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William Edgar Pattangall

lawyer , politician , member of the Maine House of Representatives

William Robinson Pattangall was a Maine politician, particularly known for his support of public schools and opposition to the Ku Klux Klan.


Borah, William Edgar was born on June 29, 1865 in Fairfield, Illinois, United States. Son of William N. and Eliza Borah.


Educated Southern Illinois Academy, Enfield, and University of Kansas.


He was later the Chief Justice of the Maine Supreme Judicial Court retiring on July 16, 1935. Early Political Pattangall married Jean M. Johnson in 1884 and later Gertrude Helen McKenzie (1874–1950) in 1892. Pattangall was elected as both a Republican and Democrat.

Pattangall was a supporter of Woodrow Wilson and a proponent of civil rights. As a state legislator, Pattangall fought for a provision from 1909 to 1911 doubling the amount of state tax money dedicated to Maine schools. Passed in 1911, the law was then brought before the Maine Supreme Judicial Court as unconstitutional.

Pattangall, now Attorney General, argued in its favor and prevailed. Pattangall was the Democratic candidate for Governor of Maine in 1922 and 1924 but lost both times. The second race was against Republican Owen Brewster, who was supported by the Ku Klux Klan.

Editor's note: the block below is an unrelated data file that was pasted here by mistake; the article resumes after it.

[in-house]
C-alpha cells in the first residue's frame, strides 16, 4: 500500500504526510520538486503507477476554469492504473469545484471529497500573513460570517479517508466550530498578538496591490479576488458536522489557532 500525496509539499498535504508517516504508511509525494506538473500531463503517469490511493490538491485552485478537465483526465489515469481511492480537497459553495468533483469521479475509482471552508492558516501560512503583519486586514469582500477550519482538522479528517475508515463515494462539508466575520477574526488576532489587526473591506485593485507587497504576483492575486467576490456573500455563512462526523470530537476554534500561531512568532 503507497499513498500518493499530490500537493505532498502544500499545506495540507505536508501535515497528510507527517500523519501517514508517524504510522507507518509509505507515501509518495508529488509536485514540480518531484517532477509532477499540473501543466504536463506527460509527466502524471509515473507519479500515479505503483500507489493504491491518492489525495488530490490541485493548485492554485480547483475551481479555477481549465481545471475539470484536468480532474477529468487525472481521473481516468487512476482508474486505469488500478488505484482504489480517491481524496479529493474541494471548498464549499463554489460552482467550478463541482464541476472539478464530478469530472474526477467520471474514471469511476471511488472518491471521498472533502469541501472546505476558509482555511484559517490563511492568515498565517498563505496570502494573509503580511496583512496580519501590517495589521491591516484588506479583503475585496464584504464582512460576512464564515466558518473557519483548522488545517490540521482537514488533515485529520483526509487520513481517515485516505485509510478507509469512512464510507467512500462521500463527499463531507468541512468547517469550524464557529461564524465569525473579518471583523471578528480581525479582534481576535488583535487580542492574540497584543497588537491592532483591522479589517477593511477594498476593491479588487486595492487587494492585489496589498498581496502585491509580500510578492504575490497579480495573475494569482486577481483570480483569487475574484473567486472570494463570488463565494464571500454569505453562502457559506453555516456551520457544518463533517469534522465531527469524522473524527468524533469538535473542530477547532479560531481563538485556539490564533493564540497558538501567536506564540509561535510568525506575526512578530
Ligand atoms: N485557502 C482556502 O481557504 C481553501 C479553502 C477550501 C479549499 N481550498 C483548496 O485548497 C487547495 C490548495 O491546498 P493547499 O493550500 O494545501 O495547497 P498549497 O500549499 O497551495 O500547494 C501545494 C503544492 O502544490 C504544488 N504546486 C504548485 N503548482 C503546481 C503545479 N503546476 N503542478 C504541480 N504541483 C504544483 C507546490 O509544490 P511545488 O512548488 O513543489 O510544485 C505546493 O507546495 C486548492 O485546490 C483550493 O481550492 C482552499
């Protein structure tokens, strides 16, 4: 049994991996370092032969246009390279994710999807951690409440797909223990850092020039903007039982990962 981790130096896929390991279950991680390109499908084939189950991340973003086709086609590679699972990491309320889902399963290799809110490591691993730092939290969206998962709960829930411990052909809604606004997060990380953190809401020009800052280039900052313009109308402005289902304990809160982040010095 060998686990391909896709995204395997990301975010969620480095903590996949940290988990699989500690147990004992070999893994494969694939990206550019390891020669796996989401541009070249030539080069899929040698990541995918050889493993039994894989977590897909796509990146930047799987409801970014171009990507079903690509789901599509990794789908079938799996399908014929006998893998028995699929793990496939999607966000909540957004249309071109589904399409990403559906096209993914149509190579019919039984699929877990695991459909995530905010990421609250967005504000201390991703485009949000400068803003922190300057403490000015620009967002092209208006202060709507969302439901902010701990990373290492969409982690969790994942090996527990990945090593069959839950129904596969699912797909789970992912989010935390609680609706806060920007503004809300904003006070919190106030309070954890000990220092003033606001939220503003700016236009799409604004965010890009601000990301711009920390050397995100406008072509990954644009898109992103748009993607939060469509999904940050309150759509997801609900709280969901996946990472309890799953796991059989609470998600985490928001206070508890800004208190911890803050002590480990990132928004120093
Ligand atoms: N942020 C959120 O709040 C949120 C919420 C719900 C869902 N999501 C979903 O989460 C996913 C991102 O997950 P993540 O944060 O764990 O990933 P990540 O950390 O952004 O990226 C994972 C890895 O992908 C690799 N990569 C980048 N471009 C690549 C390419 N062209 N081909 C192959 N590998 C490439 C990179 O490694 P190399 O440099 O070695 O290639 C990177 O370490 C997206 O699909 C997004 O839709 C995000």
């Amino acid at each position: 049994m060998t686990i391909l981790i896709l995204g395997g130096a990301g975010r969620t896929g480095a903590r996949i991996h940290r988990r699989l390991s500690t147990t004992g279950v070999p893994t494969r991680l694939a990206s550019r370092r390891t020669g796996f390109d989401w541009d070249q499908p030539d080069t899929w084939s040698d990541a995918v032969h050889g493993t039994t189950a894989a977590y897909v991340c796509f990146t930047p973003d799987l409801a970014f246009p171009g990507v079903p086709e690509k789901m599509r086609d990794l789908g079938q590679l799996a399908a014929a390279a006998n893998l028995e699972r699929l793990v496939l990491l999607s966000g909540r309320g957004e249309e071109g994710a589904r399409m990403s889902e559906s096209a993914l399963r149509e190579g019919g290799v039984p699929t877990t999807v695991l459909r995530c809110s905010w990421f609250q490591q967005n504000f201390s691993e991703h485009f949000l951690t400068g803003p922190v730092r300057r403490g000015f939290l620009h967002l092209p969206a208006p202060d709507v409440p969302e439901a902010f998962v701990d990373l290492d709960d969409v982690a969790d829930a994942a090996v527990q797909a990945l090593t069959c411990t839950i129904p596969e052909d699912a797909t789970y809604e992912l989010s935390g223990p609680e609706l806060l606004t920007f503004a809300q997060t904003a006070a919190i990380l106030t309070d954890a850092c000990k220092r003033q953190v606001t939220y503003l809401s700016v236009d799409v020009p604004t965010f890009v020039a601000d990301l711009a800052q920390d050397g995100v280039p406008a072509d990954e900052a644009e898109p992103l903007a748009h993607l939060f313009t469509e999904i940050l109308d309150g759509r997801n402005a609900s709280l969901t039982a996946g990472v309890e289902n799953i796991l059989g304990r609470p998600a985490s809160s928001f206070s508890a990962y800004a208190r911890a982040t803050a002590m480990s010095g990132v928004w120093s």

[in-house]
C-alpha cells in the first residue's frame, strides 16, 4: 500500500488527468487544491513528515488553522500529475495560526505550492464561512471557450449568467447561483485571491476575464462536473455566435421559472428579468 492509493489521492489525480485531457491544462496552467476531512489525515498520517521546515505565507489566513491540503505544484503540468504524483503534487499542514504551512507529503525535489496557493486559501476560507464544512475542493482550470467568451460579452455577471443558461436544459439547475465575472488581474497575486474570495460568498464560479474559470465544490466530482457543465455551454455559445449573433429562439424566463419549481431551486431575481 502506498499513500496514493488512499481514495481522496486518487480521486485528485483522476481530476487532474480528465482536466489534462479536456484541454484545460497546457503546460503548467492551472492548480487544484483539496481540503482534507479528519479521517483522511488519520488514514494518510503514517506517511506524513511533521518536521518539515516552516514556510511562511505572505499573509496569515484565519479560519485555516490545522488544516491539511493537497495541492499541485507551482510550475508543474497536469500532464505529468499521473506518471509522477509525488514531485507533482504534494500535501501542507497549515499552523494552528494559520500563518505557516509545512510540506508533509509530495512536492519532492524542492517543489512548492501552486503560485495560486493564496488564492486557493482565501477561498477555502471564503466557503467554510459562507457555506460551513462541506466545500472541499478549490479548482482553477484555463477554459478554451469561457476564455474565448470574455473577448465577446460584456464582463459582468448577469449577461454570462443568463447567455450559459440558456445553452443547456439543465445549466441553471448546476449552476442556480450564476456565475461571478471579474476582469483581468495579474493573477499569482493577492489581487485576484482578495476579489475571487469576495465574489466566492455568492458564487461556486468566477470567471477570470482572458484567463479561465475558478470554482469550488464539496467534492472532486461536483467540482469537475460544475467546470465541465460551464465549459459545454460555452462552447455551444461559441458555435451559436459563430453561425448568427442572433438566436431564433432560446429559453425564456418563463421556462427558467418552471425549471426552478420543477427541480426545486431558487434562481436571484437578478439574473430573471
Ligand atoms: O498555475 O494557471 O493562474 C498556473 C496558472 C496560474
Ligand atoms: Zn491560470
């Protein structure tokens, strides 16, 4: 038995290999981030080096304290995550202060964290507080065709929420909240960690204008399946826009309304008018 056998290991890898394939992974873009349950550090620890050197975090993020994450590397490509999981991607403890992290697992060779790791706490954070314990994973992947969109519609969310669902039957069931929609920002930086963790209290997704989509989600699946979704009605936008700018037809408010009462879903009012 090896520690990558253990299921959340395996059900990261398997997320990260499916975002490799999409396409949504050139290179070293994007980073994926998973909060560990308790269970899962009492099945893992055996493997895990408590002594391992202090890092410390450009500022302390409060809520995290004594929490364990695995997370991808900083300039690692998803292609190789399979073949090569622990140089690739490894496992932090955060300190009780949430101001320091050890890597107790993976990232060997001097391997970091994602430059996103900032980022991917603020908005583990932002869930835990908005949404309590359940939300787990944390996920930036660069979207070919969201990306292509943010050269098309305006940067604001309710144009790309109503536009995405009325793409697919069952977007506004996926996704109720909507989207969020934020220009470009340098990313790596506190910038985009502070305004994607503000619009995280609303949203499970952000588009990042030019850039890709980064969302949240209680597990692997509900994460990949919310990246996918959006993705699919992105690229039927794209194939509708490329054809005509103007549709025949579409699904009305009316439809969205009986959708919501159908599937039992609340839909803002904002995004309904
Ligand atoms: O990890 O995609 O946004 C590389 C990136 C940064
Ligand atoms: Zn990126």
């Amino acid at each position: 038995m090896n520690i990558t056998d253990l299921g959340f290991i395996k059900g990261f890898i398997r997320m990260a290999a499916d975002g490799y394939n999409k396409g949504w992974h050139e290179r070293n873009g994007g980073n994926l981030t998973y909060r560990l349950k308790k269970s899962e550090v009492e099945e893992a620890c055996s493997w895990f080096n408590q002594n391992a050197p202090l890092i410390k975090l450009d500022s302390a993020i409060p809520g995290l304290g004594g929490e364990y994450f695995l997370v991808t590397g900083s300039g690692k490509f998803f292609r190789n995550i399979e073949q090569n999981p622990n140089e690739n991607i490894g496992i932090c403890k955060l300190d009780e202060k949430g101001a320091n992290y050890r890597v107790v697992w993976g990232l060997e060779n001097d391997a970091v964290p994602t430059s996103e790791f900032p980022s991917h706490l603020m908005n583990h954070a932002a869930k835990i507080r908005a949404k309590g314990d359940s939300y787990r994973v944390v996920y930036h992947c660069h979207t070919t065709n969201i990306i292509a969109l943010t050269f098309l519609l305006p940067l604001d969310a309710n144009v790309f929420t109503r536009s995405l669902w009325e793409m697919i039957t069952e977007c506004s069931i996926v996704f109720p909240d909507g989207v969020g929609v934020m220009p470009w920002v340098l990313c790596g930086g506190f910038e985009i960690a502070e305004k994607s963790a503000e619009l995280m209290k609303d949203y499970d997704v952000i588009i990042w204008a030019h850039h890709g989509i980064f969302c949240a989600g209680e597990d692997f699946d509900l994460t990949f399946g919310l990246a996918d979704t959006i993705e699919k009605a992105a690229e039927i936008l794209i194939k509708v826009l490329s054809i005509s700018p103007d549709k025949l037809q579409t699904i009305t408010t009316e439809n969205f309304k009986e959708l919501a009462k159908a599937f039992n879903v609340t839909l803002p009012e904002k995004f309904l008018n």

Pattangall made Brewster's Klan support the centerpiece of the campaign. Although this was not a winning strategy, it helped set the stage for a split within the Maine Republican Party around the issue of Klan support, resulting in the election of anti-Klan (and anti-Brewster) Republican Senator Arthur R. Gould in 1926. Pattangall also fought the Klan element in his own party.

As a delegate to the Democratic National Convention of 1924, in New York, he proposed inserting an anti-Klan plank into the party platform, despite the presence of an estimated 300 Klansmen in the hall. The attempt caused the "hissing and booing of Klansmen along with fist fights, chair tossing, and destruction of convention decorations". Opposed by William Jennings Bryan and other party leaders, the plank was voted down, and with it the potential presidential candidacy of Catholic Al Smith.

Smith's supporters would be more successful at the subsequent Democratic convention, however, by which time the Klan had seriously weakened as a political force. Pattengall was a gifted and entertaining orator, well known for his caustic wit. This is exemplified in his volume "Meddybemps Letters" that included a "Hall of Fame" with bitterly satiric biographies of the leading Republicans of the time.

Pattangall was never elected to national office, however, due to what he characterized as "Democratic treachery."\r\nPattengall was appointed Associate Justice of the Maine Supreme Judicial Court (by the Republican administration) in 1926, but only broke with his party over President Franklin Roosevelt's New Deal, to which he became bitterly opposed. He ultimately joined the Republican Party and soon after was appointed Chief Justice (1930–35). He died on October 21, 1942 in Augusta, Maine.


  • Borah devoted his efforts to international disarmament, the improvement of Latin-American relations, international economic conventions to settle postwar problems, acceptance of the Kellogg-Briand Pact to outlaw war, which the Senate adopted unanimously in 1928, the recognition of the Soviet Union, and the revision of the Versailles Treaty.


Republican Party, Democratic Party.


He became Mayor of Waterville, a member of the Maine House of Representatives (1897–1898. 1901-1902; 1909-1912), and then Maine's Attorney General (1911–1913).


Married Mamie McConnell, April.

William N.

Eliza Borah

Mamie McConnell